ABSTRACT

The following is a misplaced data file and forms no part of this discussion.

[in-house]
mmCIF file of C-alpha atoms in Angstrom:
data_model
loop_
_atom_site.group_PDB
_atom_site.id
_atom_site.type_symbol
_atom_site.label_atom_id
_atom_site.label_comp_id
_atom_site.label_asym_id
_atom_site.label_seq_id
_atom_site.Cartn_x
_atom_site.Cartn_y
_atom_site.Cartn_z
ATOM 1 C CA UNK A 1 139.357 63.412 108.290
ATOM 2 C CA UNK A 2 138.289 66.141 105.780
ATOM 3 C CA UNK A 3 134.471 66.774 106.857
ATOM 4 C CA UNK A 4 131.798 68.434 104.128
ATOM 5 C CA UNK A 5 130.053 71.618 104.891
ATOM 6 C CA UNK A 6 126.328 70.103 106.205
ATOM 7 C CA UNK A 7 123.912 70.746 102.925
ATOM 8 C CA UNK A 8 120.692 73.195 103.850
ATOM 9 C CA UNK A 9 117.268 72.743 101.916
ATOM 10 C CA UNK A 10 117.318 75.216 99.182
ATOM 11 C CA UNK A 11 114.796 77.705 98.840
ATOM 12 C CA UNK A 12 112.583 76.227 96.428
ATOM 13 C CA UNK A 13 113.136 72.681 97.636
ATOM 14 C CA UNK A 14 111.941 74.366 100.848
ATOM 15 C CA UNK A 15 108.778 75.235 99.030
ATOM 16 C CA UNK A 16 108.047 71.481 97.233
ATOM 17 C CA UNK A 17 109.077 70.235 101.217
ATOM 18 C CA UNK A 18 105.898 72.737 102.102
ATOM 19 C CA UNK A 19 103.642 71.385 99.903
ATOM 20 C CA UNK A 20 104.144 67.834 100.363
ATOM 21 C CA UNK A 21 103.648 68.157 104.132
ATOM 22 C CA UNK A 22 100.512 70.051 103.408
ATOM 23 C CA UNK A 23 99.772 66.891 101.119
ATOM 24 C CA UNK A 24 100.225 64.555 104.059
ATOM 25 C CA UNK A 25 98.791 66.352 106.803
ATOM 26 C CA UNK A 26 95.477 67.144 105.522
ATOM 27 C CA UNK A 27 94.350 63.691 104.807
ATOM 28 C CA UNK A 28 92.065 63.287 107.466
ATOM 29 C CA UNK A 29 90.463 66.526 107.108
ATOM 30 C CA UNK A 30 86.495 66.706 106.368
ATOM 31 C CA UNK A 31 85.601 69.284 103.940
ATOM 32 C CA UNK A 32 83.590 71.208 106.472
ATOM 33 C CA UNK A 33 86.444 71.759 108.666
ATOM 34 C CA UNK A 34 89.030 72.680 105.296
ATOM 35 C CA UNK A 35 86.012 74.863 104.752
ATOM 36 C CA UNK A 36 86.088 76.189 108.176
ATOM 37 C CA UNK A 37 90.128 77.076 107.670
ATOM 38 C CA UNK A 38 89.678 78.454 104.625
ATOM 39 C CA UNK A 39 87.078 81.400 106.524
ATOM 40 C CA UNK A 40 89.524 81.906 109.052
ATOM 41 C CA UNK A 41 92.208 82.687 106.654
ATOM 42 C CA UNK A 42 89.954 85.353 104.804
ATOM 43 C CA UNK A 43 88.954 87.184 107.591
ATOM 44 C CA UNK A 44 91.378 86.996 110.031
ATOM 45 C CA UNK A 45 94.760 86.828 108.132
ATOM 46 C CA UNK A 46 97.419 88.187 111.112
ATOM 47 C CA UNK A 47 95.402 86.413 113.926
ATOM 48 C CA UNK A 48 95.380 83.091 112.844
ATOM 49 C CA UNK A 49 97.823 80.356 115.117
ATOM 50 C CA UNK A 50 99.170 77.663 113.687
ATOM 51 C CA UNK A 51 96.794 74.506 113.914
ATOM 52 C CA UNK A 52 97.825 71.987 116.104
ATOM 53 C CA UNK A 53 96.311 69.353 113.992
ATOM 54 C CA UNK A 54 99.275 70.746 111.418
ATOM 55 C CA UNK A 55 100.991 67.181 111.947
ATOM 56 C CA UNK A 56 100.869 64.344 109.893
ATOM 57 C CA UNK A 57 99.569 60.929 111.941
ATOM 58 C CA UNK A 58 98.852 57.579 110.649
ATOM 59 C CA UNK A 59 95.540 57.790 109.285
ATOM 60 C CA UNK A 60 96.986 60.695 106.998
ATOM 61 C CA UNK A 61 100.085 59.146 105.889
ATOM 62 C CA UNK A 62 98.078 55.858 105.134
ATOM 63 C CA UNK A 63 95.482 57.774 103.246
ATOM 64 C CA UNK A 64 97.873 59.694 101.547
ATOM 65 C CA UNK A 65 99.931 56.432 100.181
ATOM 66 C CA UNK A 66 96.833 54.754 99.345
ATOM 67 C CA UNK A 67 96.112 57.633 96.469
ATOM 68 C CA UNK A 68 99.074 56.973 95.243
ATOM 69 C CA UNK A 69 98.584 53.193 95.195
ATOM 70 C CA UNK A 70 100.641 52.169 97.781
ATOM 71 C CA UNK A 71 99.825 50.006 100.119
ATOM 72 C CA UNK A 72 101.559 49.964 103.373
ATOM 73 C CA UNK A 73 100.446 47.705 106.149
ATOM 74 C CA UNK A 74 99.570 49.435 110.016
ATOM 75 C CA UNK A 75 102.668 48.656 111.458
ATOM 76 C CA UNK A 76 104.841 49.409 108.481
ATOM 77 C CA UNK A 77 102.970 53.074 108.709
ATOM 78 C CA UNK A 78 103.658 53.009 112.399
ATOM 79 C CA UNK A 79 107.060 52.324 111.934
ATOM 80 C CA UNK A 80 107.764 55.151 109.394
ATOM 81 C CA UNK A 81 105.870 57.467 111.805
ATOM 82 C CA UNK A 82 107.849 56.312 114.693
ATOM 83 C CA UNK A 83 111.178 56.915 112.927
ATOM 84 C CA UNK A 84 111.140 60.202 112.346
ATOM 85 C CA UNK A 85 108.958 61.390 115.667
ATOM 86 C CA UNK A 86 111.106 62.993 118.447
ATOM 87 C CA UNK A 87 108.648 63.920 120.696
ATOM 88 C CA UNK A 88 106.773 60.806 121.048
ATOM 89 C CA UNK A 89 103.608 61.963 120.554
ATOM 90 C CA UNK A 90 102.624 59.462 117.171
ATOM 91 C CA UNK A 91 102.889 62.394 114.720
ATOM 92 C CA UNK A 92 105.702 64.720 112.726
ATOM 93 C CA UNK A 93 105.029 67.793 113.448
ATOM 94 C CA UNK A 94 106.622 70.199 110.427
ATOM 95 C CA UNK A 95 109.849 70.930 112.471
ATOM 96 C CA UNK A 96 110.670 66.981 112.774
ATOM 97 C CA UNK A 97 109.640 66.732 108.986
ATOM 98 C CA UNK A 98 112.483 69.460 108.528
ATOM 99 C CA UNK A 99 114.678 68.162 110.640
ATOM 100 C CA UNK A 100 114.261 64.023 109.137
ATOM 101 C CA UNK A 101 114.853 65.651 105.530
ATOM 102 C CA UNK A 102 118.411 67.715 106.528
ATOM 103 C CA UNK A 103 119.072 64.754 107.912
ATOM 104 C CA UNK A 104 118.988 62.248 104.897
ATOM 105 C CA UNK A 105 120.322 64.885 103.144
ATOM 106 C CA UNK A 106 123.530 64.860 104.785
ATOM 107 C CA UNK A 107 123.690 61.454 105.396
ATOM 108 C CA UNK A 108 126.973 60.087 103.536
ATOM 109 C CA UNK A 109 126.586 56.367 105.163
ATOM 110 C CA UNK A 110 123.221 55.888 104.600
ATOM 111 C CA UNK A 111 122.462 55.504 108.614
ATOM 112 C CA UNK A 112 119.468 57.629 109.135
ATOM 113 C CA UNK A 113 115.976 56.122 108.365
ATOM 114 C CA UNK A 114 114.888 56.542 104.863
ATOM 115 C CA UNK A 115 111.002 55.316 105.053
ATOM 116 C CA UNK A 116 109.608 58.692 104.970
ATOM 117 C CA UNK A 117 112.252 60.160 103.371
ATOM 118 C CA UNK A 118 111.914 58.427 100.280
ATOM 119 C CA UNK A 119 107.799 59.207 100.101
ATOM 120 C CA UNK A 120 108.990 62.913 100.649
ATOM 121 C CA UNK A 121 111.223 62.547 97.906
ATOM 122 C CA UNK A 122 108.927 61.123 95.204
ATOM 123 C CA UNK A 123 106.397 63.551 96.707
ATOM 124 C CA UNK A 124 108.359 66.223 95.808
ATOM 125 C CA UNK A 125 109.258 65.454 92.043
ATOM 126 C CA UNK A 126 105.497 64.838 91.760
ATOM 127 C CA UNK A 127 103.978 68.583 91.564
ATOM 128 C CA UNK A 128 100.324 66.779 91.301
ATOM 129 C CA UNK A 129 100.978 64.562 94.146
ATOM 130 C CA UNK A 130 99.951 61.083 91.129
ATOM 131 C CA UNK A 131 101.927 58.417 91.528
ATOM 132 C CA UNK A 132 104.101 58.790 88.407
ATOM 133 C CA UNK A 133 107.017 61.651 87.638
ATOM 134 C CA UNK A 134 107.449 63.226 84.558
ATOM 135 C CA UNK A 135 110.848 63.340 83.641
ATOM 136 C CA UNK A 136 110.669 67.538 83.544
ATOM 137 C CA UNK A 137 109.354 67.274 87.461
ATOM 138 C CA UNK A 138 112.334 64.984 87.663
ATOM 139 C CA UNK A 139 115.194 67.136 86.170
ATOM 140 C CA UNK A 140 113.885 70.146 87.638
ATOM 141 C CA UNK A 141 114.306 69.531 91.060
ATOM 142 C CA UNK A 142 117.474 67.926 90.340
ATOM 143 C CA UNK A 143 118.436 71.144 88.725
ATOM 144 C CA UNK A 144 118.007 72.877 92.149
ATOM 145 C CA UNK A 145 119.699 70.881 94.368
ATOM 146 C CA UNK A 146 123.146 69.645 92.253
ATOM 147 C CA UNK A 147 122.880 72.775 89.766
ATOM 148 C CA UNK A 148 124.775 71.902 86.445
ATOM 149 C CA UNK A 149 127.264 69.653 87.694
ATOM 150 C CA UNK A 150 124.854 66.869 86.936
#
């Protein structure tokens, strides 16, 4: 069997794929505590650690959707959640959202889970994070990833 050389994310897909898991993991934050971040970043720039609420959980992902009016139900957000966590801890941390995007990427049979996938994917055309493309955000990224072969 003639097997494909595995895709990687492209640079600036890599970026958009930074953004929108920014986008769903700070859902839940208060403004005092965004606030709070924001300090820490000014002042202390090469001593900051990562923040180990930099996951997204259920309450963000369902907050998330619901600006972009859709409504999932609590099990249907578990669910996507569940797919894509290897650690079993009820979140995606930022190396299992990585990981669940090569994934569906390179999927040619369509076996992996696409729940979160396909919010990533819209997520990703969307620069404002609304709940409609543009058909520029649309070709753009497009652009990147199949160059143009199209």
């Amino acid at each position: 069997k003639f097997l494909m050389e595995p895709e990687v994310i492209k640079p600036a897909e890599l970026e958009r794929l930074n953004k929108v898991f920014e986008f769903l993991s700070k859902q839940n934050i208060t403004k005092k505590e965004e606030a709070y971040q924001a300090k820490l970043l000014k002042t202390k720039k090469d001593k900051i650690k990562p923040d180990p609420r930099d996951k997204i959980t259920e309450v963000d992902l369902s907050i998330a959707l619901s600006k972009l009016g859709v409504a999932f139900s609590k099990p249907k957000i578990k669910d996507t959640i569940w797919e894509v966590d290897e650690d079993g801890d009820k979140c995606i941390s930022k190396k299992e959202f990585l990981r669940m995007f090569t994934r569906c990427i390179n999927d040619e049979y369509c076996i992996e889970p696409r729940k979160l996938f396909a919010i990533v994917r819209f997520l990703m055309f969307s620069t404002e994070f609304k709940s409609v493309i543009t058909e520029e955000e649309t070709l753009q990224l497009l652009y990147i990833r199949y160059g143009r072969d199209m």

The inadequate supply of new terminally qualified accounting faculty poses a great concern for many accounting faculty and administrators. Although the general downward trajectory has been well observed, more specific information would offer potential insights about causes and continuation. This paper examines change in accounting doctoral student production in the U.S. since 1989 through the use of five-year moving averages. Aggregated on this basis, the downward movement predominates, notwithstanding the schools that began new programs or increased doctoral student production during this time. The results show that larger declines occurred for middle prestige schools, for larger universities, and for public schools. Schools that periodically successfully compete in M.B.A. program rankings also more likely have diminished the size of their accounting Ph.D. programs. Despite a recent increase in graduations, data on the population of current doctoral students suggest the continuation of the problems associated with the supply and demand imbalance that exists in this sector of the U.S. academy.

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